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Concern over timeframe for changes to controversial farm subsidy scheme

12 Mar 2024 5 minute read
Wellies lined up outside the Senedd in Cardiff Bay.

Emily Price

A farming union has raised concerns over the timeframe to make changes to the Welsh Government’s new farm subsidy reforms in order to ensure they are fit for purpose before rollout next year.

The warning came from the Farmers’ Union of Wales in its response to the Welsh Government’s Sustainable Farming Scheme (SFS) consultation which closed last week.

The controversial scheme will require farmers to bring their existing tree and woodland cover up to 10%, and earmark another 10% for habitat.

In February, thousands of farmers arrived in Cardiff Bay to protest the plans which farmers have branded “unworkable”.

Farming leaders say the scheme could result in 5,500 job losses and wellies representing those jobs were lined up outside the Senedd earlier this month.

The Welsh Government has insisted it is listening to farmers’ concerns and say changes to the SFS will be made before it’s rolled out in 2025.


The FUW’s response was compiled following discussions with members and sector representatives at thirteen regional meetings across Wales.

Those meetings, attended by hundreds of members, as well as others who have a direct or indirect interest in the agricultural industry, helped in compiling the union’s response.

Engagement also took place at twelve FUW County Executive meetings and meetings of the Union’s ten Standing Committees.

FUW President Ian Rickman said: “The Union’s response to this final consultation on the Sustainable Farming Scheme provides a comprehensive insight into the views and concerns of our members.

“Firstly, we believe the overarching objectives of the scheme must be revised so that they align with the Welsh Way Forward principles and the nine objectives that underpin the current EU CAP framework, such as minimising adverse economic impacts and disruption for businesses, sectors and regions.

“At the very least, the SFS must provide meaningful support and income to active farmers in Wales for producing sustainable food in line with the first Sustainable Land Management objective.”

The FUW’s response also calls for the establishment of a small, focussed SFS design stakeholder group that includes the farming unions to consider the changes to the SFS and associated payment rates.

The union says there should be an option to create sub-groups or panels that consider the details of different elements of the SFS – for example, in relation to broad policy areas such as woodlands.


Mr Rickman said: “It is imperative that we use the next few months effectively to re-design elements of the scheme in collaboration with the Welsh Government and other key stakeholders.

“This includes ensuring that the scheme payment rates are calculated in agreement with farming unions by using evidence gathered from economic impact assessments and farm business data.

“This would ensure payments go beyond income foregone and costs incurred so that the scheme is economically sustainable for farm businesses.

“It also includes the need to ensure that all Universal Actions and scheme rules are accessible and achievable by all and do not represent barriers to scheme entry.”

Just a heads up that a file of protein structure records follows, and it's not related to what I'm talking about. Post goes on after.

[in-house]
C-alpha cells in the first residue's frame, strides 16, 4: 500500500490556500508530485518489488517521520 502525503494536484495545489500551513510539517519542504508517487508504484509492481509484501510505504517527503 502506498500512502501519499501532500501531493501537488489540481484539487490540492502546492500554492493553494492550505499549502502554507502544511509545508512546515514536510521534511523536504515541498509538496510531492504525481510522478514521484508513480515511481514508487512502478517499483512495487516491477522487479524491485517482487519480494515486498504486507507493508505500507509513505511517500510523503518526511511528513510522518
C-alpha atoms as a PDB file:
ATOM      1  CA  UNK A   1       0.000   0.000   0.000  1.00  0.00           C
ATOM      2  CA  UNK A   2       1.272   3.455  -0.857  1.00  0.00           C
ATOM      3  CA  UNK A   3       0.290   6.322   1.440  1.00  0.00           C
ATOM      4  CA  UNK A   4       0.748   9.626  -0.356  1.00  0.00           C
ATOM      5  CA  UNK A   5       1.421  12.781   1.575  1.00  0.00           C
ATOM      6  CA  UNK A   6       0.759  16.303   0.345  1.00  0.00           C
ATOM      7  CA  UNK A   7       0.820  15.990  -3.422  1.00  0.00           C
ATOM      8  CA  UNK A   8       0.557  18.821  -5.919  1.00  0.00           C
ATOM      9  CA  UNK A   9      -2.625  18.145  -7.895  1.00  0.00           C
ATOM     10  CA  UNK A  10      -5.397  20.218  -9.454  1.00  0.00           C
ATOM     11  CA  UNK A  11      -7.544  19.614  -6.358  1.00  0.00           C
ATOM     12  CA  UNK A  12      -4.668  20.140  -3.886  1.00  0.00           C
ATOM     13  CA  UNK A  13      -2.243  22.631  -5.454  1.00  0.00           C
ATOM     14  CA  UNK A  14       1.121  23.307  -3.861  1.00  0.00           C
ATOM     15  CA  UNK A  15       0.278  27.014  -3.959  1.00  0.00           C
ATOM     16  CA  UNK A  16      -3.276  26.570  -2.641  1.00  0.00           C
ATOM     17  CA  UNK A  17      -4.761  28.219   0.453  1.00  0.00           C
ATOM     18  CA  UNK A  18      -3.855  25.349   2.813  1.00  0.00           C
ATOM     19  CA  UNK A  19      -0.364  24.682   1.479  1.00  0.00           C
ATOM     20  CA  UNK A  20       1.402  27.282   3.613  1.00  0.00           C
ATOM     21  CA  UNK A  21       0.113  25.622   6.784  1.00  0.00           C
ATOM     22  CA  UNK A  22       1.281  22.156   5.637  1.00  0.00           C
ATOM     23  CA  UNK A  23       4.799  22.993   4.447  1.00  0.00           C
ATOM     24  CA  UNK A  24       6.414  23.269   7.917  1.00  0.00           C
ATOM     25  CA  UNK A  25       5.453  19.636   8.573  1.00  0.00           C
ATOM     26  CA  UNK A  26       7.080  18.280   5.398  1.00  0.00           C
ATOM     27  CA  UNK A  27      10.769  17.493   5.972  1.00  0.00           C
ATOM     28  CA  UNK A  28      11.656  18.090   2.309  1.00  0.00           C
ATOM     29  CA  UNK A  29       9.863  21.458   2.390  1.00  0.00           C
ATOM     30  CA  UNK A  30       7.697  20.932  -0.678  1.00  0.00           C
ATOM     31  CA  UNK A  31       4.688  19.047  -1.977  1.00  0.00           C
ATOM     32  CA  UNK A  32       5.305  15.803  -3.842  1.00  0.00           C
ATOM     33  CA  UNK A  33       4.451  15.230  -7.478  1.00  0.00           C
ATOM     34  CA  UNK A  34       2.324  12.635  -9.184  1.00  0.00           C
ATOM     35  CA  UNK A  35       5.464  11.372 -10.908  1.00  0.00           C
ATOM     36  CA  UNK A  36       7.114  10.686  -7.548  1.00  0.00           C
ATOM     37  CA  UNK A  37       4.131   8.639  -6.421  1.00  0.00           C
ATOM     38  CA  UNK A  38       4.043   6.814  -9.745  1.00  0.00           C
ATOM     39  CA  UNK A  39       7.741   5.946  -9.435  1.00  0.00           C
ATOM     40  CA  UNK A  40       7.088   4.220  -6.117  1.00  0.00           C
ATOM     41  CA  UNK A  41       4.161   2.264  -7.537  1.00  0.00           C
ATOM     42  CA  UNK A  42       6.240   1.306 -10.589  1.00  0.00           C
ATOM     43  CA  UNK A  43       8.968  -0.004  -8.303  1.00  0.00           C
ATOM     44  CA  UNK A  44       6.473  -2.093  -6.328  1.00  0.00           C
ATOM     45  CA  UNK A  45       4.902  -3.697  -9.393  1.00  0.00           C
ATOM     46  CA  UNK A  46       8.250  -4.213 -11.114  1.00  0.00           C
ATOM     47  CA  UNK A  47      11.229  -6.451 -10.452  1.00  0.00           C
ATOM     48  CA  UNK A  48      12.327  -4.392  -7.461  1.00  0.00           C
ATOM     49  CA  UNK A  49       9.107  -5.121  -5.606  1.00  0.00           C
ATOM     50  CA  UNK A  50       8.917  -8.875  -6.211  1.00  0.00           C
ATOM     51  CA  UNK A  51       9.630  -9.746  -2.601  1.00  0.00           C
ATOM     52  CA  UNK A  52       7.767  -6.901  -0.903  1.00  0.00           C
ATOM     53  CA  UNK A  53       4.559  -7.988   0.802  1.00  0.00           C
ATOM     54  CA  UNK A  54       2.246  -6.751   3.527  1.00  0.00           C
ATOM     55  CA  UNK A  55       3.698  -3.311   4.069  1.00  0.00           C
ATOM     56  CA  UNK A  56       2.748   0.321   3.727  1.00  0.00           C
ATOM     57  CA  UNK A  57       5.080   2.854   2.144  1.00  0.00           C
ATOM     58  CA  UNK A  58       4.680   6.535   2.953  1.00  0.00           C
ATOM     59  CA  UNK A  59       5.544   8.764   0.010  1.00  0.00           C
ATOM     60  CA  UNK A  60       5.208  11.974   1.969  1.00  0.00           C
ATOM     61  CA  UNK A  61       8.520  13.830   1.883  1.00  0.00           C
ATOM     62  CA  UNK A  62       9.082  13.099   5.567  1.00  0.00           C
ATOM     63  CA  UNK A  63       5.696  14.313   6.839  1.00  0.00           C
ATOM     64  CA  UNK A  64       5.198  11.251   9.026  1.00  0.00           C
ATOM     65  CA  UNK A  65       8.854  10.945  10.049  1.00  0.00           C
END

The FUW says such a group should also assess the overall budget required to deliver different versions of the SFS, so that a case can be made to the UK Government for adequate funding.

Changes could then be made to the final scheme if that funding falls short of what is required.

Mr Rickman added: “The current and incoming Welsh Government must now seriously consider every single one of the thousands of responses to the consultation and work with the industry to design a scheme that is genuinely fit for purpose.

“On a final note, I’d like to express my sincere gratitude to the Union staff and to everyone who attended our SFS county meetings and contributed to the final FUW response.”

Analysis and a summary of the responses to the SFS consultation will be published by the Welsh Government later in the spring.


In a statement announcing the end of the SFS consultation, minister for rural affairs Lesley Griffiths said: “Every consultation response received, and the issues raised and discussed at the 10 Welsh Government Roadshow events during the consultation period, will be analysed and properly considered.

“I have been clear I expect changes to be made to the proposals as a result of the consultation so that we can most effectively support a transition to more sustainable farming in Wales, as our present circumstances demand.

“No decision will be taken on any of the proposals, including how we achieve the requirement for habitat and trees, until a full analysis of the responses has been carried out.

“Our aim is to secure a successful future for Wales and for our farmers. We want them to continue producing food sustainably into the future, in ways that we know many farmers already practice right across Wales.

“Sustainable food production delivers additional benefits such as improvements to business efficiency, water quality and biodiversity, which in turn ensure that food production can continue for generations to come.

“These are benefits to wider society and we continue to believe that public funding for farming is well justified on the basis of the kind of social value farmers provide.

“I’d like to assure everyone who has taken part in the consultation – we are listening and we will take all views into account. We have to get this right, the future of food production in Wales depends on it.”

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Teilo Colley
Teilo Colley
3 months ago

I’m not sure the scheme necessarily requires 10 per cent tree cover plus another 10 per cent habitat.

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